Saturday 18 December 2021

St Baranabus Horton-cum-Studley


This week the Church Explorer Visits St Barnabas Horton  which is outside Oxford. I must admit the church was not one I had thought to visit but as I wanted to visit a church while my Lad was at the JR I thought it was in east reach in my time scale. I did not know what to expect with the church and was surprised to see it looked relativity new if you call Victorian new. I did find some history on the church.

" The Church of England parish church of Saint Barnabas was built in 1867, apparently on or close to the site of the former village chapel. This made the Priory chapel unnecessary, so when the Croke family sold Studley to John Henderson in 1877 the chapel was converted into a kitchen and offices. The present St Barnabas' parish church was designed by the Gothic Revival architect William Butterfield and built in 1867. It is built of yellow brick relieved by red and blue brick detailing. It has a nave, chancel and north aisle. St Barnabas' has no tower but there is a west bell-turret with two bells. The stained glass windows are by Alexander Gibbs. Early in the 19th century there were a number of Protestant Nonconformists in Horton and Studley, and some of their homes were licensed for them to worship in."

 St Barnabas from over the boundary hedge

Another view from the east end of the churchyard

The Lychgate leading to the church

Quick look along the south side of the church and churchyard

 From the south west end of the churchyard

 Around the south east end

 Walking around to look along the south side

The west end and the bell tower

 the north side

Looking west from the  south of the church

Some interesting headstones

This one in particular with an angel

Not a war memorial but one to Capt Robert Ronald Henderson who lived locally`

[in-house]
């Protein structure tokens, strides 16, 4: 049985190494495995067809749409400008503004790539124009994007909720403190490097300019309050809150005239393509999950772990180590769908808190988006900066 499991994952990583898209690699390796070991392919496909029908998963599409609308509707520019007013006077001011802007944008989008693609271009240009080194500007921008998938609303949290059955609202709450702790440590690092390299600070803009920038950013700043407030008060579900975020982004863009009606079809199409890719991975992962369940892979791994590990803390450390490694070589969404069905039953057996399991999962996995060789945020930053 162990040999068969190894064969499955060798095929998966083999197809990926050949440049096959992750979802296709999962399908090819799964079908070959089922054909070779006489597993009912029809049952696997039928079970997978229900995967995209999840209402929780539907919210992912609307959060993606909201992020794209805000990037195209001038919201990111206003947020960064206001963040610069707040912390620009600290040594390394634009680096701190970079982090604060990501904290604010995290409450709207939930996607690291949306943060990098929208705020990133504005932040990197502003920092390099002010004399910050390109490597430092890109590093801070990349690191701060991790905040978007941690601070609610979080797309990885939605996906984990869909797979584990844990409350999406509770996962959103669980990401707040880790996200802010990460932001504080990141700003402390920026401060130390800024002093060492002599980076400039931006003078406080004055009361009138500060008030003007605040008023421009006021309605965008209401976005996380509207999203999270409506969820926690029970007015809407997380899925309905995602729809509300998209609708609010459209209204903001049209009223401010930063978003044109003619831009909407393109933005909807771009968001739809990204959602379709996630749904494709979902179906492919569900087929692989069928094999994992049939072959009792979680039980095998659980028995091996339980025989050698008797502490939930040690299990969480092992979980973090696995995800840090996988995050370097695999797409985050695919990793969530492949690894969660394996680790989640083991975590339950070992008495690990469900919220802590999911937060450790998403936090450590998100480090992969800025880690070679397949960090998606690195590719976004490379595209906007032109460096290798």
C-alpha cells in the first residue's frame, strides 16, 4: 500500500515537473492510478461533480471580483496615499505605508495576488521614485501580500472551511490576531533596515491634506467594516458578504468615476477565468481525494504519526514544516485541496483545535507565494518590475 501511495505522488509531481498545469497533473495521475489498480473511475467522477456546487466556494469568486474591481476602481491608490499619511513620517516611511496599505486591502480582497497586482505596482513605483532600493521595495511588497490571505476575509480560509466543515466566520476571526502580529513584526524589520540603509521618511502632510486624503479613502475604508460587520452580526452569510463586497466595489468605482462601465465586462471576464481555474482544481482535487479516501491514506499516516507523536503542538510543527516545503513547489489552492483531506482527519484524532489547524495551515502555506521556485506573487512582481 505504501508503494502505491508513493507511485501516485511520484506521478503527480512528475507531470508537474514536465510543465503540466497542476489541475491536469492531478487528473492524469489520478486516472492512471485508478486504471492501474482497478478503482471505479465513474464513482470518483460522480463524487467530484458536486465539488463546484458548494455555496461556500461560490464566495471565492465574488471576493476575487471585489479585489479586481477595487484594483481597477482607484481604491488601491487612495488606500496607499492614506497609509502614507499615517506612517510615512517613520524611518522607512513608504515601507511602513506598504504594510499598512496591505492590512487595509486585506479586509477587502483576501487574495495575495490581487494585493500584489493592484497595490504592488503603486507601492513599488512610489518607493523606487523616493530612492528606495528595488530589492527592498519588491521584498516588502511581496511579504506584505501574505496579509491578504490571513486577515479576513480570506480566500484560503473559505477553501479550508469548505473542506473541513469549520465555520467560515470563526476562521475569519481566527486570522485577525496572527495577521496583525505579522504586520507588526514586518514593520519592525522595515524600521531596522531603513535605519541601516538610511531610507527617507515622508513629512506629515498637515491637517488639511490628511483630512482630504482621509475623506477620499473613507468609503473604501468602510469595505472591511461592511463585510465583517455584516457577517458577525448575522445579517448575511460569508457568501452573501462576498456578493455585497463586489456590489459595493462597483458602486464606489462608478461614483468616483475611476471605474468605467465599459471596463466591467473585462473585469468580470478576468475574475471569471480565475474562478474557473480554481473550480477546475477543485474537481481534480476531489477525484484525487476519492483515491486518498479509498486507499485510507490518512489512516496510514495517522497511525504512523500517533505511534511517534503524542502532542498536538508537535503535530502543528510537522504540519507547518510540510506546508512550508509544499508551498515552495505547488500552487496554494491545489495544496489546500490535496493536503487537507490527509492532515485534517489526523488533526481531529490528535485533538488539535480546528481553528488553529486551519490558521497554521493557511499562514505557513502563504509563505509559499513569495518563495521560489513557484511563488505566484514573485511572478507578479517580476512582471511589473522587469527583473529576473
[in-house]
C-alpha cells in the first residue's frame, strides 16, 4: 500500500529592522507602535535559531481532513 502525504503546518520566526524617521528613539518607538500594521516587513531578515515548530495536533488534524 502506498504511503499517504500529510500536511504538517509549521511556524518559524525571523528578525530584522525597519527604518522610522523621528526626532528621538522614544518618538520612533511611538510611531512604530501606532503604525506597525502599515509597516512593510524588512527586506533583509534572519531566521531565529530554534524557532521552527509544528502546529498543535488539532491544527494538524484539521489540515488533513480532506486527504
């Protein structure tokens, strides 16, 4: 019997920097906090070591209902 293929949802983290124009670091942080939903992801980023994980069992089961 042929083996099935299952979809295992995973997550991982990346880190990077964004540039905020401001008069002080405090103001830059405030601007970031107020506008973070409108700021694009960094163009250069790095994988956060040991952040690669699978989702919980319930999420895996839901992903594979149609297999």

Nice cast iron cross

Looking west art the part of the churchyard that is left to go wild

Most of the graves here are forgotten with the ground subsiding

Air craftsman R.W.Mattingly

 Broken cast iron cross discarded by the church

The north  side churchyard looking west

Over on the south east end of the churchyard a flagpole with the flag St Georges 

Couple of the older headstones nearby

More headstones which have need forgotten

Mario & Violet Clerici

 Back at the west end looking south

The porch leading to the church

Interesting ironwork on the door

 Crosses from the churchyard

Inside after turning the lights on looking down the aisle

Just as you walk in the church you see the font

Walking down the aisle to the chancel arch

In the chancel looking at the altar

More photos taken with my Phone

Cancel arch

Altar and the tiles back

Altar and east windows

The altar cross

Back with my DSLR and the east window

Looking back to the west end

The organ


Looking down from the pulpit

Pulpit and lectern

Window of the chancel

In the nave are some really nice stained glass windows

All very revivalist

A single window with lifelike stained glass figure

War Memorial for the lost in the Second World War

The one for World War One is very impressive

Christmas tree and advent candles

The advent candles with chancel behind

From the lectern with the open bible

View of the lectern with the candles

Over on the north side a small chapel with a frosted window

On a shelf the Madonna and Child

Beautiful frosted window celebrating the millennium

Before I left I turned on the Christmas tree lights, I think I should have turned of some of the overhead lights as well

Looks better towards the chancel

Last look at the church before turning off the lights and leaving. That is it for the year I take a break over Christmas and start work on the review of 2021 which  publish in the new year. May I take this opportunity to thank you all who follow, subscribe and for reading my blog. So till next time may I wish you all a very Happy Christmas and I hope to see you all in the new year